He has a hard time not getting his way (but not necessarily in a bad way - does that make sense?). He needs to be the first in line, needs to be ahead of the crowd. Gets upset if he isn't selected when his hand is up. They were having a movie day at camp yesterday. He liked all the movies available but the kids had to vote and he didn't get his first choice. He melted down and after 45 minutes of screaming I had to go and pick him up. But as soon as I got there he was suddenly following directions and listening. At that point the camp had already decided he had to go - and of course, he didn't want to - so I had to grab him and carry him out under my arm (not an easy task). This was within 3 hours of taking concerta so I know it was still in his system.

I am going to see his ped on thursday to see what else can be done. Grade 1 with full days everyday is going to be a nightmare!

I am very lucky that our ped is ADHD as well so he is very passionate about helping these kids. He remembers the nightmare of being a kid with ADHD and knows the issues with schools. He is even willing to go to the school and fight with the administration to make things work.

I'm hoping we can come up with a plan. I'm also looking into yoga classes for DS that teach deep breathing, relaxation and self control. I'm desperate to try anything. It's been 3 years of out of control and we've tried behaviour modification, meds, etc. At home he works, at school he is a complete disaster.

Tracy....still smiling

iVillage Member
Registered: 03-04-2009
Sun, 08-16-2009 - 12:04pm

That's great about your ped. I konw MANY of us here wish for the same thing.


Let me know how the yoga works. I have considered it for my DS too. Our gym offers a kids' yoga class. I have also heard that Karate classes are good for these types of kids (teaches discipline) yet my DS has 1) no desire and 2) I am kind of glad b/c he doesn't know his own strength and it worries me that he would learn fighting skills, kwim?


Let us know if you get anywhere with your appt.


jenn

iVillage Member
Registered: 06-10-2005
Sun, 08-16-2009 - 6:21pm

Hi Jenn.

DS actually does take Karate. He's been doing it for almost a year as is about 2 months away from getting his green belt. He is very focused and disciplined and has never tried to use anything that he learns at home or on anyone outside of karate. Even when they do sparring (with full protective gear) he is very gentle and listens to direction.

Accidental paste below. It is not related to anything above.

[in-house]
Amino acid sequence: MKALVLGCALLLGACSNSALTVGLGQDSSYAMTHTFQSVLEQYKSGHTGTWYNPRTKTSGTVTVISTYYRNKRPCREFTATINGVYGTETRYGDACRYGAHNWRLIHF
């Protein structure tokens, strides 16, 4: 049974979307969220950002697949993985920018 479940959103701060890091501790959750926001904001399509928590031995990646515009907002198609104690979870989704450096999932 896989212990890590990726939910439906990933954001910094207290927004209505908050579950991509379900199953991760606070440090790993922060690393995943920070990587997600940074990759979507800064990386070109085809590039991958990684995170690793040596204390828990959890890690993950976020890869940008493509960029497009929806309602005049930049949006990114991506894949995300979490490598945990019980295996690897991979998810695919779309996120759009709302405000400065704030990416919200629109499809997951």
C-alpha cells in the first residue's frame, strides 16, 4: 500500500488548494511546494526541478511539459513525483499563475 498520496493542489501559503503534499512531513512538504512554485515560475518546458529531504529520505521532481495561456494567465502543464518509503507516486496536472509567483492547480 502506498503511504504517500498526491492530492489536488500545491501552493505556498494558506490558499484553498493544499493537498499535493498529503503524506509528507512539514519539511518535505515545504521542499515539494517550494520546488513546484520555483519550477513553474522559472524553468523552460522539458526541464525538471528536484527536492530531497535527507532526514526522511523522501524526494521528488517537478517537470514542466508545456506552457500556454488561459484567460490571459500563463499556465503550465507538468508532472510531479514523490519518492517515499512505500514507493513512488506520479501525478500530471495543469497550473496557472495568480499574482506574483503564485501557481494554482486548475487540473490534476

The dojos are very good at teaching this. I was concerned at the beginning but I now know that I have nothing to worry about.

They also don't really learn to fight. Just their katas which is a series of movements.

It's worth looking into.

Tracy....still smiling

iVillage Member
Registered: 03-04-2009
Sun, 08-16-2009 - 10:22pm

Thanks. I know this would be good for my DS.


Last year he and DD were invited to a birthday party that was held at a Karate school. They taught some basic stuff to the kids and even let them break some boards. All the kids that were invited were offered THREE FREE classes, to try it out... I thought for SURE that DS would want to do it, especially the board breaking thing...but nope. DS has major issues with follow-through. We have a hard time encouraging him to do something b/c of that. He was in flag football last year and quit when he found out he couldn't tackle. He said he'd come back when he was 7 and they allowed tackling... So that was a waste of money....Some of it is age, I am sure, but I know some of it is HIM...


anyway, good to hear that Karate is working for you. I am hoping someday we will find a sport that works for DS, too.


jenn